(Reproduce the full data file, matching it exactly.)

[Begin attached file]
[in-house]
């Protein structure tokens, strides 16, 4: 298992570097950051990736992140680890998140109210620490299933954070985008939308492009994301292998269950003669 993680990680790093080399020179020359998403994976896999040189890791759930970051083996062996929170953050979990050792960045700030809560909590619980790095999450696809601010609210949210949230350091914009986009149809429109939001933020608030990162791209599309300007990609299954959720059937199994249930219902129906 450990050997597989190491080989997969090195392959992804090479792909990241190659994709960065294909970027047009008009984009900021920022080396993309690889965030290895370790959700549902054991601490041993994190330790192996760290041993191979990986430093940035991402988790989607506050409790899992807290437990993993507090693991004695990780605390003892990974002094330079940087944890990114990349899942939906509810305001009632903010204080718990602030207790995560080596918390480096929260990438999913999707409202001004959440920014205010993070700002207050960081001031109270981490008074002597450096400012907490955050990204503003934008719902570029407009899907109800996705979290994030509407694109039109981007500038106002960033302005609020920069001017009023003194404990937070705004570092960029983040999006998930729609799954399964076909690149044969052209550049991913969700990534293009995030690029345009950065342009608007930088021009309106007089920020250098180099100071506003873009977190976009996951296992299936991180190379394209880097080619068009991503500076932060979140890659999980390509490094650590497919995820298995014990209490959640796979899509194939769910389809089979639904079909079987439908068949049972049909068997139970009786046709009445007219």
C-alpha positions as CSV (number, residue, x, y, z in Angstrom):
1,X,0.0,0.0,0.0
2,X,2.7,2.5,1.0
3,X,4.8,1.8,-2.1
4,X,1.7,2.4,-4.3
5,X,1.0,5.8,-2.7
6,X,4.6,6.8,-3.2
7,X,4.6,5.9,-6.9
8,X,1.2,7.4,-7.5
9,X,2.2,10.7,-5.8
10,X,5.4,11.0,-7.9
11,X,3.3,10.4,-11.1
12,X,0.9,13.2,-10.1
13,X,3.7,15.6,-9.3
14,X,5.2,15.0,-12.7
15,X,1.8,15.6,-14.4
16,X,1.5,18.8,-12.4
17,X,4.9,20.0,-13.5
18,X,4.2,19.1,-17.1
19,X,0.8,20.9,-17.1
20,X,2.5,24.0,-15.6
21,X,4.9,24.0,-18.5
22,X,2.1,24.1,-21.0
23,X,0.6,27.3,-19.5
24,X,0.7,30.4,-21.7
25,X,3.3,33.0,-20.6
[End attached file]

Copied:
[in-house]
């Protein structure tokens, strides 16, 4: 298992570097950051990736992140680890998140109210620490299933954070985008939308492009994301292998269950003669 993680990680790093080399020179020359998403994976896999040189890791759930970051083996062996929170953050979990050792960045700030809560909590619980790095999450696809601010609210949210949230350091914009986009149809429109939001933020608030990162791209599309300007990609299954959720059937199994249930219902129906 450990050997597989190491080989997969090195392959992804090479792909990241190659994709960065294909970027047009008009984009900021920022080396993309690889965030290895370790959700549902054991601490041993994190330790192996760290041993191979990986430093940035991402988790989607506050409790899992807290437990993993507090693991004695990780605390003892990974002094330079940087944890990114990349899942939906509810305001009632903010204080718990602030207790995560080596918390480096929260990438999913999707409202001004959440920014205010993070700002207050960081001031109270981490008074002597450096400012907490955050990204503003934008719902570029407009899907109800996705979290994030509407694109039109981007500038106002960033302005609020920069001017009023003194404990937070705004570092960029983040999006998930729609799954399964076909690149044969052209550049991913969700990534293009995030690029345009950065342009608007930088021009309106007089920020250098180099100071506003873009977190976009996951296992299936991180190379394209880097080619068009991503500076932060979140890659999980390509490094650590497919995820298995014990209490959640796979899509194939769910389809089979639904079909079987439908068949049972049909068997139970009786046709009445007219």
C-alpha positions as CSV (number, residue, x, y, z in Angstrom):
1,X,0.0,0.0,0.0
2,X,2.7,2.5,1.0
3,X,4.8,1.8,-2.1
4,X,1.7,2.4,-4.3
5,X,1.0,5.8,-2.7
6,X,4.6,6.8,-3.2
7,X,4.6,5.9,-6.9
8,X,1.2,7.4,-7.5
9,X,2.2,10.7,-5.8
10,X,5.4,11.0,-7.9
11,X,3.3,10.4,-11.1
12,X,0.9,13.2,-10.1
13,X,3.7,15.6,-9.3
14,X,5.2,15.0,-12.7
15,X,1.8,15.6,-14.4
16,X,1.5,18.8,-12.4
17,X,4.9,20.0,-13.5
18,X,4.2,19.1,-17.1
19,X,0.8,20.9,-17.1
20,X,2.5,24.0,-15.6
21,X,4.9,24.0,-18.5
22,X,2.1,24.1,-21.0
23,X,0.6,27.3,-19.5
24,X,0.7,30.4,-21.7
25,X,3.3,33.0,-20.6